Polymorphs in PHP: Using Interfaces and Abstract Classes to Construct HTML Paragraphs

In this penultimate part of a seven-part series on building polymorphs in PHP 5, I demonstrate how easy it is to build polymorph objects that merge the functionality of abstract classes and the structure of interfaces. The entire creation process is simple enough that you shouldn’t have major problems grasping its underlying logic.

As you may know, most of the mature programming languages that are used nowadays permit developers to implement Polymorphism in one form or another. Undoubtedly C, C++ and Java, for example, are languages that allow you to build polymorph structures, either at function-level or class-level. This characteristic is one of many that make them so powerful.

On the other hand, while PHP doesn’t offer the maturity of big players like Java or C++, and is mainly used for developing web applications rather than creating desktop-based programs, its object model lets developers achieve Polymorphism by using classes and interfaces. This can be very useful for building well-structured object-oriented applications.

However, there’s the possibility that you, as a passionate PHP programmer, are wondering if learning the fundamentals of Polymorphism is really worthwhile. Well, the answer is a resounding yes! By grasping its key concepts you’ll arm yourself with a solid background that will sharpen your existing programming skills.

Of course, if you already had the chance to read the previous part of this series, then you’re probably familiar with building polymorph objects by combining the power of abstract classes and interfaces. In that tutorial I explained how to create a polymorph class that inherited functionality from a base parent, and structure from a simple interface.

This class was responsible for rendering HTML divs through a method called “render().” Even though I discussed in depth how this class worked, this process is still incomplete. It’s necessary to build another sample class that behaves differently when its “parseContent()” method gets called.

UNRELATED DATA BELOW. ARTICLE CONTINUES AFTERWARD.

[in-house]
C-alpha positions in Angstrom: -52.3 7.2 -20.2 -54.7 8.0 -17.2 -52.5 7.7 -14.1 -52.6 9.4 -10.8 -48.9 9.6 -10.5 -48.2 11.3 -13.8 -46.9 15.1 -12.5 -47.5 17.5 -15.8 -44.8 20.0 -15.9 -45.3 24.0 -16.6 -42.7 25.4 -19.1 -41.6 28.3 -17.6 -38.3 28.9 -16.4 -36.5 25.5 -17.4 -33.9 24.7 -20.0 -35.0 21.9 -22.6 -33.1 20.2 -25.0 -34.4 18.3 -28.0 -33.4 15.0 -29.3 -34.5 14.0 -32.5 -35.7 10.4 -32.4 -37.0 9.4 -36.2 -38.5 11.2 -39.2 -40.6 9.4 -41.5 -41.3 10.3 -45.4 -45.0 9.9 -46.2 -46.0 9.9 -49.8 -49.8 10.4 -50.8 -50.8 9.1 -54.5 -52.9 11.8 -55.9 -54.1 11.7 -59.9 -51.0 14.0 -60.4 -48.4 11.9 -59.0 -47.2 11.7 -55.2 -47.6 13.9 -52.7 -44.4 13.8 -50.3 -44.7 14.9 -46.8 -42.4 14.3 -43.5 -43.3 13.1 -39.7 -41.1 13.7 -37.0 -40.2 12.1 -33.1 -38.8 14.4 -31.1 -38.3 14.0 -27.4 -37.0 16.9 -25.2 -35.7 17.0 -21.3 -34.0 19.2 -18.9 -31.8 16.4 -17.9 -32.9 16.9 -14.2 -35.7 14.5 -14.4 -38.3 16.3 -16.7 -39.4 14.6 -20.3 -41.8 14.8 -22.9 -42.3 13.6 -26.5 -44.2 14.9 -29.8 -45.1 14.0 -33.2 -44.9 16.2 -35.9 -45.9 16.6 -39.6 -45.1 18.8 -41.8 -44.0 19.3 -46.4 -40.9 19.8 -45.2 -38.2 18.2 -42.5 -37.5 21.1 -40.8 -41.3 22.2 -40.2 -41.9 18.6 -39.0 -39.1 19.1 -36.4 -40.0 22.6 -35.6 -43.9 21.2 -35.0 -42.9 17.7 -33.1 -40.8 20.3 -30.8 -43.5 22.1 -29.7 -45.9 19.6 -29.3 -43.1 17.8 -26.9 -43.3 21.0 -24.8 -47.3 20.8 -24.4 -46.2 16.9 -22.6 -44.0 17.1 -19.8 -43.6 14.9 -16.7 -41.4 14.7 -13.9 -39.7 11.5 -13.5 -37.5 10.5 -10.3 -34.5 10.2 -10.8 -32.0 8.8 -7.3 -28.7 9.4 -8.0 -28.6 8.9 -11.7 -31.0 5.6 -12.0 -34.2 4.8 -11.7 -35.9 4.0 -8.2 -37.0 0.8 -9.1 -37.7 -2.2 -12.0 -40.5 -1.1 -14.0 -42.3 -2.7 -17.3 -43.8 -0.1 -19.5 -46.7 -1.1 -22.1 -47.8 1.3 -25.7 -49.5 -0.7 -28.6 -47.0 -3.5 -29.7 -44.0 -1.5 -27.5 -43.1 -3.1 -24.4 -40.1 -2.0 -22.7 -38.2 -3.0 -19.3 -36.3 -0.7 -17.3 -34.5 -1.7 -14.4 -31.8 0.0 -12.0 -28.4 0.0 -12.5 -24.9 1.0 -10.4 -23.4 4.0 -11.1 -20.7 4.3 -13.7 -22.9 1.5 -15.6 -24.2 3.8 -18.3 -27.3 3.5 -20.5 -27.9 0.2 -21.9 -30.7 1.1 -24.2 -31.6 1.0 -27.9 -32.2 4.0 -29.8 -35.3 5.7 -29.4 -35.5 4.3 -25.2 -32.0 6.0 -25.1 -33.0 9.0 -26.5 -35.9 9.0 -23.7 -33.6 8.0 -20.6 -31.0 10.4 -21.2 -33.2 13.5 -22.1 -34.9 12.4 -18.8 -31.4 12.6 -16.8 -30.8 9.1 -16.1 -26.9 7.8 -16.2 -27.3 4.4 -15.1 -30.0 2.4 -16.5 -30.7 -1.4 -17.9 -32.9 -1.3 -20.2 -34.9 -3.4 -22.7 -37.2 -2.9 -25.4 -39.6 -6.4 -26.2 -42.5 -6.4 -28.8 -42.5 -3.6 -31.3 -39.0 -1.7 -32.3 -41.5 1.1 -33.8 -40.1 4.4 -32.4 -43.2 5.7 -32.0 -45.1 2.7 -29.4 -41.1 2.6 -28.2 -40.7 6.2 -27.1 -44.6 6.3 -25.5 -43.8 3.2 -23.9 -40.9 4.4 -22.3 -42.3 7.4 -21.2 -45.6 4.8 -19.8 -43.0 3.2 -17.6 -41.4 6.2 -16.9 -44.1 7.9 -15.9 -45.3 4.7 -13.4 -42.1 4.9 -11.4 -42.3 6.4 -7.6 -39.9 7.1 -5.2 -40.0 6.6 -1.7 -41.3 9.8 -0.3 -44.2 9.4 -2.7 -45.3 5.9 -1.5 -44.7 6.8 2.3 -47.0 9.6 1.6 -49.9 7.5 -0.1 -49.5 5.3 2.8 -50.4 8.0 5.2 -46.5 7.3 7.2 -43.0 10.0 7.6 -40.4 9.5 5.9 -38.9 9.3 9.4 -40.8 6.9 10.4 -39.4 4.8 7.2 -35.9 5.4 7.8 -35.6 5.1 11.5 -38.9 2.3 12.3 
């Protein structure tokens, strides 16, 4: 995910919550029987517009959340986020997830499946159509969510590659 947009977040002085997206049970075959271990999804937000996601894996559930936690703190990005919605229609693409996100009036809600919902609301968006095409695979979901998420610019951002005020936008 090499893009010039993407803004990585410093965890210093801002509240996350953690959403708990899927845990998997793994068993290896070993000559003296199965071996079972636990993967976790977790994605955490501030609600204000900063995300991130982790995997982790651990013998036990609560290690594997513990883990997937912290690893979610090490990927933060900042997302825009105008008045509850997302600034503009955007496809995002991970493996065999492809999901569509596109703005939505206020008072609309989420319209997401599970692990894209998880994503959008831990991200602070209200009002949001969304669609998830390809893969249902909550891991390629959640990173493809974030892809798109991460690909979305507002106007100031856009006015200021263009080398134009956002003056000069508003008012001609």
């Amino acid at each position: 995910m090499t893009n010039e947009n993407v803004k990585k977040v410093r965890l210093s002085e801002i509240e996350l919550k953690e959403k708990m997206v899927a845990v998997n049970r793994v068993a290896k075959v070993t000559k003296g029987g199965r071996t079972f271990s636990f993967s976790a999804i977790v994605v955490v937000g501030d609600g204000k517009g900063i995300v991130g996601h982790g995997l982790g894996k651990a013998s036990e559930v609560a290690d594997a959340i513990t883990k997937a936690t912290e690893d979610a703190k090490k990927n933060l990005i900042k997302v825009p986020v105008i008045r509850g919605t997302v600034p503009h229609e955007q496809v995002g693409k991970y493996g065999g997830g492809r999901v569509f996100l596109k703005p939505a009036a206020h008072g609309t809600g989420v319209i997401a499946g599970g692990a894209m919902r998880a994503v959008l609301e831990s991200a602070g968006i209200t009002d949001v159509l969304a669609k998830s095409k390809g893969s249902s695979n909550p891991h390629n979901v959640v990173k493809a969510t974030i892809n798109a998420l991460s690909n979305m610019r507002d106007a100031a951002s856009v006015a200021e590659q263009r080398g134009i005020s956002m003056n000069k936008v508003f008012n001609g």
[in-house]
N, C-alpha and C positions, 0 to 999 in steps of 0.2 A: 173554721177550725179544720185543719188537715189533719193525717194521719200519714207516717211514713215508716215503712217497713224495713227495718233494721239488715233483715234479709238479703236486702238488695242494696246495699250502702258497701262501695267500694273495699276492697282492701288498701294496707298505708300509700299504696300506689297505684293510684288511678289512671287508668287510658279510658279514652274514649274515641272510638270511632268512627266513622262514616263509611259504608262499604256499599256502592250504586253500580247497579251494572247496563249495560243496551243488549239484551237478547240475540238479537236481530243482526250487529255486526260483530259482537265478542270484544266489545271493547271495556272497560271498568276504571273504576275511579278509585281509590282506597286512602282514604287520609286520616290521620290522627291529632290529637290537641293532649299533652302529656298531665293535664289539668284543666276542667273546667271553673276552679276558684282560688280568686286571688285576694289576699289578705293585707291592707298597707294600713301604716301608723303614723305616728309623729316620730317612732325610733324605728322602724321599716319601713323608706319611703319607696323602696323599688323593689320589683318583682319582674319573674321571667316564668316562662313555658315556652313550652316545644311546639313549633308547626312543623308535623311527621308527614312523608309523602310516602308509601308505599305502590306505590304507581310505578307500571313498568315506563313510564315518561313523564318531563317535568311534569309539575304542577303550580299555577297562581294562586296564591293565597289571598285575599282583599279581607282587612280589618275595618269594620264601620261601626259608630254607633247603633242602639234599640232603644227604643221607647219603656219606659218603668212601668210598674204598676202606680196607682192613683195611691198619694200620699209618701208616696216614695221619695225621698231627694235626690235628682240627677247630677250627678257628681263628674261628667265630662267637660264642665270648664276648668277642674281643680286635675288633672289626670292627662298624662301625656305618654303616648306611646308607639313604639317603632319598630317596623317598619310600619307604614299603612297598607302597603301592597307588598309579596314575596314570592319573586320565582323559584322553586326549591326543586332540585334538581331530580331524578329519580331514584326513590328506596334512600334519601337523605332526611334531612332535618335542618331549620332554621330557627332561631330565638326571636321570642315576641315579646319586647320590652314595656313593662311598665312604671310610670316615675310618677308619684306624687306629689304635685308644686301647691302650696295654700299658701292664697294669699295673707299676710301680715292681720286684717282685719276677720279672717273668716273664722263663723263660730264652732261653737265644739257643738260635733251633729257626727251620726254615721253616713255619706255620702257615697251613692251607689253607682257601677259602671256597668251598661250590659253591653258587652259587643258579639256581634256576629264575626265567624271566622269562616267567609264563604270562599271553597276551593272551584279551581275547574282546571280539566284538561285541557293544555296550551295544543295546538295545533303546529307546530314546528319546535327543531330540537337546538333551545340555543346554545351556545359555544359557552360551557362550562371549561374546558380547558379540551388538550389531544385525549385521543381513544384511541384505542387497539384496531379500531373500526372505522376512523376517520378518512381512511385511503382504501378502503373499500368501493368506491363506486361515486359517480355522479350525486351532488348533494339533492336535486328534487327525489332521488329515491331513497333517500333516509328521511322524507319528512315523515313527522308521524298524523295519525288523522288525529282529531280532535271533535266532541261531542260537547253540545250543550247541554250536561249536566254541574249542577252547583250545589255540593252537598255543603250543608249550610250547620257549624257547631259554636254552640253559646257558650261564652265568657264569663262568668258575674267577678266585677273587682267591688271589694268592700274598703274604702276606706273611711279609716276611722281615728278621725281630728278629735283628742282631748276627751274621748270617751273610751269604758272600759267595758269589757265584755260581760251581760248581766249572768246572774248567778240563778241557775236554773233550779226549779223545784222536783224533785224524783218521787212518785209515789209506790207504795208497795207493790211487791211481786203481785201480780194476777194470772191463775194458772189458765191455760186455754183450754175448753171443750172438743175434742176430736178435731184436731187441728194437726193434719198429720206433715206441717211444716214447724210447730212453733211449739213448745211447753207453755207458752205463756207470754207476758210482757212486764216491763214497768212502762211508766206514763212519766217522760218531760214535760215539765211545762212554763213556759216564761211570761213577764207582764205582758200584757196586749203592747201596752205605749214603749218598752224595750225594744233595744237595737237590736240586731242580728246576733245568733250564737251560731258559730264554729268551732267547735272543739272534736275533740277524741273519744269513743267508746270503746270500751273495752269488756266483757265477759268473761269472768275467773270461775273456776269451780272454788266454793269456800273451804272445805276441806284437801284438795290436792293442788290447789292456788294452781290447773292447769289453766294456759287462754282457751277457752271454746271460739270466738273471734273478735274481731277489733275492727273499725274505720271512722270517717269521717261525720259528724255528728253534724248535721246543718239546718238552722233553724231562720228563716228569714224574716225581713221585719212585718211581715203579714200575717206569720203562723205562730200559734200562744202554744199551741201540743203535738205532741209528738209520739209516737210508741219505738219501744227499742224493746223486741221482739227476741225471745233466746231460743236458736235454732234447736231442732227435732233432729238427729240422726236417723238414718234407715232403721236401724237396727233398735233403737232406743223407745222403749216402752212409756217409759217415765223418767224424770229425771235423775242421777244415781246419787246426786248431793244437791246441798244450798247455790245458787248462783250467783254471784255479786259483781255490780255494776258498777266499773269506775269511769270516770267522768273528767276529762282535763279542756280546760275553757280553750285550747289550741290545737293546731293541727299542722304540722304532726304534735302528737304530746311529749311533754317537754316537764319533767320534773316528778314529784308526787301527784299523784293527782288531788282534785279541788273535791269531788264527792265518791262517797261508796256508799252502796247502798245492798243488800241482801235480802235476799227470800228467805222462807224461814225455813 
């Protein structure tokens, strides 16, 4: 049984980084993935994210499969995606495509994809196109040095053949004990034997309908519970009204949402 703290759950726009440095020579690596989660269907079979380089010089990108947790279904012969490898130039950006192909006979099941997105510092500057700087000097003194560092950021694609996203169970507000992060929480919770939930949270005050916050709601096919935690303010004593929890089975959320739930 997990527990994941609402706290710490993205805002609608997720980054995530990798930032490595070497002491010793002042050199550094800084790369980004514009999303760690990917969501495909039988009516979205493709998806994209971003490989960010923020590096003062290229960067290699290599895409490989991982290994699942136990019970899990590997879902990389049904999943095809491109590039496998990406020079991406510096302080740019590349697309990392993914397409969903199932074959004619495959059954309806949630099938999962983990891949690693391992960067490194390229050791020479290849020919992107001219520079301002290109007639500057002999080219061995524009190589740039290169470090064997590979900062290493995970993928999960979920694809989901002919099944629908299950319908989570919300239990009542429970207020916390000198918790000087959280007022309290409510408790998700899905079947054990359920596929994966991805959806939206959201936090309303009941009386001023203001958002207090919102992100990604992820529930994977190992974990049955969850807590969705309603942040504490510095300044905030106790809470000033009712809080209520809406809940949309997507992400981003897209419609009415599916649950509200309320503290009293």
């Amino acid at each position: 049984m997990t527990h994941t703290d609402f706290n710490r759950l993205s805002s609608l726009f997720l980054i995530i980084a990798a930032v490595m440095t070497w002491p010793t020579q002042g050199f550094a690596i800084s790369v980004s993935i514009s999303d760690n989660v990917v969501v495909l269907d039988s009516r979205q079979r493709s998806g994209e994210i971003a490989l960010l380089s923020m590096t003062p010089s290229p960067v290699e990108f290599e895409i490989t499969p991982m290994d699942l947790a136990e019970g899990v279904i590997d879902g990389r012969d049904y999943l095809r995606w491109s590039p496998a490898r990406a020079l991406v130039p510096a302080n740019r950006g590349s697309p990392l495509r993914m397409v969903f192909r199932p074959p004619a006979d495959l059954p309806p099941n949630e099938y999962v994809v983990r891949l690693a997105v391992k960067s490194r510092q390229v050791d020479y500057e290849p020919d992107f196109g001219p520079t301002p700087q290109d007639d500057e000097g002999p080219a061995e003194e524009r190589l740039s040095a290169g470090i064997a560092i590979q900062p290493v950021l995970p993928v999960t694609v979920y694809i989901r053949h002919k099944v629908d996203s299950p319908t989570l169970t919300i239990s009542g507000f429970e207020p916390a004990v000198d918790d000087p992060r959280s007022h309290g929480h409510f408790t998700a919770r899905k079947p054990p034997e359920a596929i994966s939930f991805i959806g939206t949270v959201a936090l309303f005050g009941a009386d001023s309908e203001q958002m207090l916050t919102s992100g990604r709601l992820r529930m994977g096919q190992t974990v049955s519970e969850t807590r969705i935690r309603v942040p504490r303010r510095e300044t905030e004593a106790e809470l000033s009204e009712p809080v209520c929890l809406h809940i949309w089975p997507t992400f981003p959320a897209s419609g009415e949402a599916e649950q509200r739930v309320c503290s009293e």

Thus, in this sixth part of the series I’m going to build a second polymorph class. It will be tasked with displaying HTML paragraphs by using the interface and the abstract class mentioned above.

Now, it’s time to start learning how to build another polymorph class in PHP 5. Let’s go!

{mospagebreak title=Review: building a polymorph object using an abstract class and an interface}

In the preceding part of this series I went through the development of a polymorph class that inherited its methods from an abstract class and from a single interface. As a review, below I included the complete source code corresponding to this example.

Study the following code sample, please:

// define interface Parser

interface Parser

{

public function parseContent();

}

 

 

// define abstract class HtmlElement

abstract class HtmlElement

{

protected $id = ‘myid’;

protected $class = ‘myclass’;

protected $content = ‘Default content for the HTML element’;

 

// assign id attribute to HTML element

public function setId($id = ”)

{

if ($id !== ”)

{

$this->id = $id;

}

return $this;

}

 

// assign class attribute to HTML element

public function setClass($class = ”)

{

if ($class !== ”)

{

$this->class = $class;

}

return $this;

}

 

// set content for HTML element

public function setContent($content = ”)

{

if ($content !== ”)

{

$this->content = $content;

}

return $this;

}

 

// render HTML element (not implemented)

abstract function render();

}

You shouldn’t have much trouble understanding the purpose of defining the previous “Parser()” interface and the complementary “HtmlElement” abstract class. As shown above, when properly combined, these entities provide both functionality and structure for building simple HTML elements that can be easily rendered on the browser.

However, to understand more clearly how these sample entities can be used for achieving Polymorphism in a simple manner, it’s necessary to define a class that implements the inherited “parseContent()” method. The following “Div” class performs this task in only one go:

class Div extends HtmlElement implements Parser

{

public function parseContent()

{

if ($this->content !== ”)

{

$this->content = preg_replace(array(‘/(<html>|<body>)/’, ‘/(</html>|</body>)/’), array(‘<div>’, ‘</div>’), $this->content);

}

return $this;

}

// render div element

public function render()

{

return ‘<div id="’ . $this->id . ‘" class="’ . $this->class . ‘">’ . $this->content . ‘</div>’;

 

}

}

There you have it. In this case, the “Div” class adds concrete logic to the “parseContent()” method, so it can be used for stripping unwanted tags from the contents assigned to div elements, such as <html> and <body>. Of course, it’s possible to make this method more complex, but for the moment I’ll keep it  simple.